I ask you gentle reader, where does this all leave me in the climate change debate? Having had a number of discussions of this sort on messageboards and in real life, I'll tell you: apparently, I actually do qualify as a "climate change denier," or--as one person recently put it--a "climate change denier lite." And because of this, because I question conclusions being drawn and predictions being made on models that are based on incomplete or imperfect knowledge, I will not be allowed to participate on some messageboards, like those of the LA Times and of the social website Reddit. Comments from "climate change deniers" are no longer allowed in these places. One of the mighty gatekeepers on Reddit's science forum--Nathan Allen--penned the above piece explaining Reddit's change in policy. It contains this gem of an argument for the decision:
Instead of the reasoned and civil conversations that arise in most threads, when it came to climate change the comment sections became a battleground. Rather than making thoughtful arguments based on peer-reviewed science to refute man-made climate change, contrarians immediately resorted to aggressive behaviors. On one side, deniers accused any of the hard-working scientists whose research supported and furthered our understanding of man-made climate change of being bought by “Big Green.” On the other side, deniers were frequently insulted and accused of being paid to comment on reddit by “Big Oil.”

After some time interacting with the regular denier posters, it became clear that they could not or would not improve their demeanor. These problematic users were not the common “internet trolls” looking to have a little fun upsetting people. Such users are practically the norm on reddit. These people were true believers, blind to the fact that their arguments were hopelessly flawed, the result of cherry-picked data and conspiratorial thinking. They had no idea that the smart-sounding talking points from their preferred climate blog were, even to a casual climate science observer, plainly wrong. They were completely enamored by the emotionally charged and rhetoric-based arguments of pundits on talk radio and Fox News.
And this equally excellent (is the sarcasm coming through?) analysis of the consequences.
Negating the ability of this misguided group to post to the forum quickly resulted in a change in the culture within the comments. Where once there were personal insults and bitter accusations, there is now discussion of the relevant aspects of the research. Instead of (almost comically) paranoid and delusional conspiracy theories, we have knowledgeable users explaining complicated concepts to non-scientists who are simply interested in understanding the research. While we won’t claim /r/science is perfect, users seem happy with the changes made.
Note that it's the skeptics, the contrarians, the deniers that are to blame for the lack of civil discourse. And even as Mr. Allen allows that these deniers were in turn insulted and accused of being shills for Big Oil by the "pro climate change" side, he immediately does exactly the same thing, mocking these witless saps for their comically "paranoid and delusional" ideas.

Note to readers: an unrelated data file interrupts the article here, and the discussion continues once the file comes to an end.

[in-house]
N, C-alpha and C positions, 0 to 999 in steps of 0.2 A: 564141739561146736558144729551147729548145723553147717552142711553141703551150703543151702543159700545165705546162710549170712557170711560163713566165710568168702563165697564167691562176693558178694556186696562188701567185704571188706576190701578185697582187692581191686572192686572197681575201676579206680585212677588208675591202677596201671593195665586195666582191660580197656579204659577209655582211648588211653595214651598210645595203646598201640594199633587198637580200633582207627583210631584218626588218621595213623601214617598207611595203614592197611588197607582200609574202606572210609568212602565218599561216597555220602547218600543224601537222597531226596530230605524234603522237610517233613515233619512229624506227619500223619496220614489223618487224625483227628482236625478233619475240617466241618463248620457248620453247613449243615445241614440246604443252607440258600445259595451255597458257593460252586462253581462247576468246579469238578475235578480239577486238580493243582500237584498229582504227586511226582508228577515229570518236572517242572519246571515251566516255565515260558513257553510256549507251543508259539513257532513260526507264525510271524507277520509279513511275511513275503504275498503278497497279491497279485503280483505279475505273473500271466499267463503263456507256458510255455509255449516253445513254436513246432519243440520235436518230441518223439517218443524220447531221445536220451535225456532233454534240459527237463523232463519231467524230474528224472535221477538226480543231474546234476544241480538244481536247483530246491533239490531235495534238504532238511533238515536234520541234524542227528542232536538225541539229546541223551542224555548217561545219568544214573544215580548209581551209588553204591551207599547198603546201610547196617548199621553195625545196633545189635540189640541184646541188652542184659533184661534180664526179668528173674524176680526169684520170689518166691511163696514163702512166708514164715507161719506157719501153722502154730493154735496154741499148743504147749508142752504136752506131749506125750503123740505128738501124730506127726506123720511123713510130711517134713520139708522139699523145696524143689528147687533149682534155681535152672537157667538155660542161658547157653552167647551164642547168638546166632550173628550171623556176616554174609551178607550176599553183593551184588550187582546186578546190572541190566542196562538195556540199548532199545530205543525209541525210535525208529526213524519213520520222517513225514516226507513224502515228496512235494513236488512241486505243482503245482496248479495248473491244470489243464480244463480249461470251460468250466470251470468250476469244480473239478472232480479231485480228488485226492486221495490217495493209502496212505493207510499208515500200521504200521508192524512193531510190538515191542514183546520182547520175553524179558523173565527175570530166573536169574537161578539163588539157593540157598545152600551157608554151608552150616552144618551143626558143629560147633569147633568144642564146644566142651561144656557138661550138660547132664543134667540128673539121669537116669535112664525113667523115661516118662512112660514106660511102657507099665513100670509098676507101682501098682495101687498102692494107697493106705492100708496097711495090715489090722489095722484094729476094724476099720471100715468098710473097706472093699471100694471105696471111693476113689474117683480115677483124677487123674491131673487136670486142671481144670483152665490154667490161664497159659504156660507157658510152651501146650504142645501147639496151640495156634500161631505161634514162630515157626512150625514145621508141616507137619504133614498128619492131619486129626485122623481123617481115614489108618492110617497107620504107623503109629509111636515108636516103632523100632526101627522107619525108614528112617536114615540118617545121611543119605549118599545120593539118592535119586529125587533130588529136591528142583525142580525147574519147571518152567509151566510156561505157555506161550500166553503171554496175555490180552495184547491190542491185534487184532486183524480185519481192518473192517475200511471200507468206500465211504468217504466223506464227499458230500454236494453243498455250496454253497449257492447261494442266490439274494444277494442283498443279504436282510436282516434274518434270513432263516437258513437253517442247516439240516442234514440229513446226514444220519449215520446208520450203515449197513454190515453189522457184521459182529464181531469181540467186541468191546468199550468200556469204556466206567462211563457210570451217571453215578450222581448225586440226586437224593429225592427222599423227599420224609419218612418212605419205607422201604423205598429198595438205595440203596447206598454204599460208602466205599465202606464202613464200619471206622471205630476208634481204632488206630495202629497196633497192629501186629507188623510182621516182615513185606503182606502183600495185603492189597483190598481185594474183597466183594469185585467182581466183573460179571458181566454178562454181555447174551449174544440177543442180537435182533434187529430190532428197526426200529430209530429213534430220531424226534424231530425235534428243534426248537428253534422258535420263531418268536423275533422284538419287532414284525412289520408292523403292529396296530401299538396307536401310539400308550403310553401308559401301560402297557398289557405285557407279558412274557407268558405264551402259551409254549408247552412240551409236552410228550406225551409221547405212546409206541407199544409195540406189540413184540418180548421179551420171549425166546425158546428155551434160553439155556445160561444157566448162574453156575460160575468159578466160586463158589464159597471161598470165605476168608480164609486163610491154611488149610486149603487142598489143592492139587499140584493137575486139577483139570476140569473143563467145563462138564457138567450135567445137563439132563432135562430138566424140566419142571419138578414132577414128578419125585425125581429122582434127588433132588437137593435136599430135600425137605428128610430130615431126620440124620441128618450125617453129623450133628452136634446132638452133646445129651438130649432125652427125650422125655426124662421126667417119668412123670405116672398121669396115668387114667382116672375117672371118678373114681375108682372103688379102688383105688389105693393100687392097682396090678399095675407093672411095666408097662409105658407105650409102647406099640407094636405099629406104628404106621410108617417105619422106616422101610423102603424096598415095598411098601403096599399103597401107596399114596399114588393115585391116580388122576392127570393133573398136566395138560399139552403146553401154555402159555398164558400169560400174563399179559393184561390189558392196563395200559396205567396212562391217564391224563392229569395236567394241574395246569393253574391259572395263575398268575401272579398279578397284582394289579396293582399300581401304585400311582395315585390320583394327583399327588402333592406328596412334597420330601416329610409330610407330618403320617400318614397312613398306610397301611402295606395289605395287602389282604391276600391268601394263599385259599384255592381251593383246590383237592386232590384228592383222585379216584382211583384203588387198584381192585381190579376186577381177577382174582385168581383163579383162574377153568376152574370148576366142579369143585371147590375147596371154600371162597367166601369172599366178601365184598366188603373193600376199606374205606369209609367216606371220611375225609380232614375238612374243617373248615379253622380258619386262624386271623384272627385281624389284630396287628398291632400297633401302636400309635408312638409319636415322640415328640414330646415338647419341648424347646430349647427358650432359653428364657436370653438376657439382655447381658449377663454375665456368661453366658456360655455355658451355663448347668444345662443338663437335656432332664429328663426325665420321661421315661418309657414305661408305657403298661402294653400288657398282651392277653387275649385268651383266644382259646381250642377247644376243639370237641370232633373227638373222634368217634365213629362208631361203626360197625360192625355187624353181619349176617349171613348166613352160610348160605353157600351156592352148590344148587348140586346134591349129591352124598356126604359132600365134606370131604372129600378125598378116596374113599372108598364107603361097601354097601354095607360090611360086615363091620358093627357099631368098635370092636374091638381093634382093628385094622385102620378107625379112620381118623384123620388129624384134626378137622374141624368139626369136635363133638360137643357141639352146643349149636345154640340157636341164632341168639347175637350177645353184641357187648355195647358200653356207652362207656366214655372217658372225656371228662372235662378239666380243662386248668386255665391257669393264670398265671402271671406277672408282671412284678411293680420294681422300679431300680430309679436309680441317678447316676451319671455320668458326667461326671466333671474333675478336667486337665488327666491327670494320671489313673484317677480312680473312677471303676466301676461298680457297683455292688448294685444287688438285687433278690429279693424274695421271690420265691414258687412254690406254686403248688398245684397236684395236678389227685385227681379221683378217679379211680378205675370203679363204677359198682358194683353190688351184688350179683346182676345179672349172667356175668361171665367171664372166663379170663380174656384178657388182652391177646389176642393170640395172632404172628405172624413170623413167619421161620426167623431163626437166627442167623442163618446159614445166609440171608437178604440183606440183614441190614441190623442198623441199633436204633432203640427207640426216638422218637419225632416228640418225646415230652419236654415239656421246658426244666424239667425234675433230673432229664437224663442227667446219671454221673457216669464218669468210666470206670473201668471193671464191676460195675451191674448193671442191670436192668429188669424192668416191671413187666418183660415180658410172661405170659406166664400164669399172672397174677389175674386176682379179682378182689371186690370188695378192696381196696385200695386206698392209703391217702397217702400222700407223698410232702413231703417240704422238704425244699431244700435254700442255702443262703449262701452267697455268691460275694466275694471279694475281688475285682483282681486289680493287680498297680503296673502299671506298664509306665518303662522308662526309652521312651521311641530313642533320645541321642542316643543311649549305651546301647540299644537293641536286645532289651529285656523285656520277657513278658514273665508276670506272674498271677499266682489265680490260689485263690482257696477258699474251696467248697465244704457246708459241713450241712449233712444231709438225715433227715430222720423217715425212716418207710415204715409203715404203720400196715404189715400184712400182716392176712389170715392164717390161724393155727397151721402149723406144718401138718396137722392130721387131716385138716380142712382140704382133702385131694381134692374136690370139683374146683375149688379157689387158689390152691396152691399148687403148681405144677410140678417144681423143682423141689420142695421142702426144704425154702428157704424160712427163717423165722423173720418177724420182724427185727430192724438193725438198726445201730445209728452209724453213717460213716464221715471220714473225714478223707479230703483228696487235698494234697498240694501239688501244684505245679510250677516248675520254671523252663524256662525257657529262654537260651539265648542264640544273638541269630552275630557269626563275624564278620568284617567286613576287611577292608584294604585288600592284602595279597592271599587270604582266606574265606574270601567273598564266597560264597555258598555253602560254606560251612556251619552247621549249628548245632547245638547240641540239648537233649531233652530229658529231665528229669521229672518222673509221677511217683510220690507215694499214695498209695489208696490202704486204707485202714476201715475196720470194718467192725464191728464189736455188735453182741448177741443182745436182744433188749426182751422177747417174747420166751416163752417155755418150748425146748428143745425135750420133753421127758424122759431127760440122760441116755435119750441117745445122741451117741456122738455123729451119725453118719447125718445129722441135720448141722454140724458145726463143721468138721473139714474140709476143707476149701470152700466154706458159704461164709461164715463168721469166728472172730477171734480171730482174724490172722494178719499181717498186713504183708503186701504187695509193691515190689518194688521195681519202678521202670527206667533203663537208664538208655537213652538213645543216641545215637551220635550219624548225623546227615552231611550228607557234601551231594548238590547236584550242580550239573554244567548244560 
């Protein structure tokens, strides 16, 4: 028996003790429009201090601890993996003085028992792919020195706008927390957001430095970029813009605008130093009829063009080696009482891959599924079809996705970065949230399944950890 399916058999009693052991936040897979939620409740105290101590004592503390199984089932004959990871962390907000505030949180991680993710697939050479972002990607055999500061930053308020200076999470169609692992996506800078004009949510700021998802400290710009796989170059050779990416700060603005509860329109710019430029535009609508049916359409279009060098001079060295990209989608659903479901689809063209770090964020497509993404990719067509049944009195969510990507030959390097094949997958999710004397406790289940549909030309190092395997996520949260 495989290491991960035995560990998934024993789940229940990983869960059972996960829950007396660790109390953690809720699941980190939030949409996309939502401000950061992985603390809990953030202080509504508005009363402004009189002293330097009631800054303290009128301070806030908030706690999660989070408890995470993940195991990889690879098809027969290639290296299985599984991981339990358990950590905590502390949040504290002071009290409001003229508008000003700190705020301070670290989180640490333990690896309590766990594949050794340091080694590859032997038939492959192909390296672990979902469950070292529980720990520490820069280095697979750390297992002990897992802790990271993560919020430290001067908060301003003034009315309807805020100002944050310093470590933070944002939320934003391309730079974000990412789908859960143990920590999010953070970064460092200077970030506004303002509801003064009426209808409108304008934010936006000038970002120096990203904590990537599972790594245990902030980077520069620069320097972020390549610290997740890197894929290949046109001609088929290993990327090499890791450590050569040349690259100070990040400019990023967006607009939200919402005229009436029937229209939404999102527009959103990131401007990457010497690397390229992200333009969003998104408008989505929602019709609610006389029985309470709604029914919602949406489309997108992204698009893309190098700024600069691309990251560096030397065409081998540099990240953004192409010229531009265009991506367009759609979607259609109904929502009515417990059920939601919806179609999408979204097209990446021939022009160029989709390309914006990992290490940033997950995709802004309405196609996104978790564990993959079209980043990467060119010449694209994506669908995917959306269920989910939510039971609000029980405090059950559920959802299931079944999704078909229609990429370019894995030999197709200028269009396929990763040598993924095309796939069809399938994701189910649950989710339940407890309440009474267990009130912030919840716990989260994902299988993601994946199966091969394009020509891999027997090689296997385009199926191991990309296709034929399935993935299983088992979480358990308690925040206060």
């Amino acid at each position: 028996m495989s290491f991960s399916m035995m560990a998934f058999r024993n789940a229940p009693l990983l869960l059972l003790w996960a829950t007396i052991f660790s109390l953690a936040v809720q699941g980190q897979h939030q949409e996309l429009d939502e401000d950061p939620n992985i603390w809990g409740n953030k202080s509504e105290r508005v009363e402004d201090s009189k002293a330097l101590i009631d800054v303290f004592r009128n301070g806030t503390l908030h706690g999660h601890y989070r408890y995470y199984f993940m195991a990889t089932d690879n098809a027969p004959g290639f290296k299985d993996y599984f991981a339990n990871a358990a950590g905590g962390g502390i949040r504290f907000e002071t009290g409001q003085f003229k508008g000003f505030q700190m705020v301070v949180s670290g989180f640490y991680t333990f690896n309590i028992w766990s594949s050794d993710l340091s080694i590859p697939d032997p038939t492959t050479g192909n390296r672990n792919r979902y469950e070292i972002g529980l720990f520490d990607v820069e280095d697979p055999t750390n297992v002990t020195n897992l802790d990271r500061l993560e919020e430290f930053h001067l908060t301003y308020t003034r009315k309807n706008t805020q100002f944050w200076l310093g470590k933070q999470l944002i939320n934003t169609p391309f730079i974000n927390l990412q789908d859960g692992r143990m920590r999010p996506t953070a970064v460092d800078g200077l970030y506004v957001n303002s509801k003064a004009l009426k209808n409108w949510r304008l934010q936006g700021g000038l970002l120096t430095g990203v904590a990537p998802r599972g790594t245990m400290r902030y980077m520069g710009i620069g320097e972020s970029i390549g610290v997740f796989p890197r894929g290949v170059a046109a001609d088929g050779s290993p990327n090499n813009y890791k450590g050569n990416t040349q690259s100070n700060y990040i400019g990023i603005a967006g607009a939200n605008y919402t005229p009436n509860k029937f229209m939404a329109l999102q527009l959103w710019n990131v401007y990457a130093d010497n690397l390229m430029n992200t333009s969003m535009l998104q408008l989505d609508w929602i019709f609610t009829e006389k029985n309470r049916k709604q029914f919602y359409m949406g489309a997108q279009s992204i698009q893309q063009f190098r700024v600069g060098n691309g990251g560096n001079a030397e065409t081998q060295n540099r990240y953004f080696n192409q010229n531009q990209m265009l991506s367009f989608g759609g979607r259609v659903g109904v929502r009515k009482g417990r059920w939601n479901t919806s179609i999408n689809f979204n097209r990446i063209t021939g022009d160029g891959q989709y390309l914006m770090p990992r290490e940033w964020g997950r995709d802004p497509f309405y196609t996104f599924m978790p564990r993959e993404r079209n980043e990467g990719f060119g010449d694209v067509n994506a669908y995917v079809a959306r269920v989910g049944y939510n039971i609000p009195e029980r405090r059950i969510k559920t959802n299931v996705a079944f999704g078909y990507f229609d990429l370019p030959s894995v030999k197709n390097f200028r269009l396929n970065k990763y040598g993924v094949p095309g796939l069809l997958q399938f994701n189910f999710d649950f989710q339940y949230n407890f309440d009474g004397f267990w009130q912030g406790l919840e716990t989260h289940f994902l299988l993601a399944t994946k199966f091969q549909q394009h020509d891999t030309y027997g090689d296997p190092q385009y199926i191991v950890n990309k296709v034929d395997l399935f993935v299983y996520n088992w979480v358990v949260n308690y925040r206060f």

Maybe I have this wrong, maybe I wouldn't be lumped in with the deniers Mr. Allen is describing. Perhaps I would even be allowed to participate in the climate change discussions on Reddit. But I kind of doubt it. Because here's the thing: as much as the people questioning climate change issues are being broadbrushed as anti-intellectuals, shills for Big Oil, or as deniers--which is wrought with subtext--to the point that they cannot handle an actual debate, it is the other side, the one represented by people like Mr. Allen, who approach all of this through a prism of religious orthodoxy. What they say, what they argue, is presented as absolute dogma, something that cannot be questioned. Ever. By anybody. They couldn't be any more anti-science and anti-intellectual if they tried. They might as well drop all the labels like "denier," "skeptic," and "contrarian," used for their opponents and switch to using the one label that truly captures their opinion of those who question any aspect of climate change dogma: heretics.

And frankly, that would sit pretty well with me, since in many ways, I see myself as a true iconoclast.

Cheers, all.


  1. It doesn't matter how beautiful your theory is, it doesn't matter how smart you are. If it doesn't agree with experiment, it's wrong.
    Richard P. Feynman

    P.S. By the way, you are in a good company. Some of the crazier proponents of AGW started labeling some pretty prominent scientists who don't fully agree with them as "deniers" :-)

  2. By the way again. It's shameless self promotion time again. Our research and image were included in Nature's images of the year (image #7 -- small and mighty)

  3. Thanks for the links, Dm. Happy holidays and best wishes for the new year to you and yours!

  4. Thanks. You too.
    On a related note here is a very recent interview with Judith Curry

  5. What is most frustrating about the AGW position is that it has become so anti-science. Science is based on skepticism. You have an idea? Prove it. You make a prediction based on a hypothesis or theory and determine if it supports your theory. There are only two outcomes from this; either you find support of fail to find support. You do not prove your theory because alternative theories will always exist (as Einstein's theory of gravity replaced Newton's), you simply fail to disprove it. Settled science is an oxymoron. Even worse, AGW supporters want to kill the scientific process altogether by silencing those who disagree. Mix in calls to authority, destruction of data, conspiracy to rig the peer review process and you pretty much have the makings of a new inquisition. Heretics, indeed.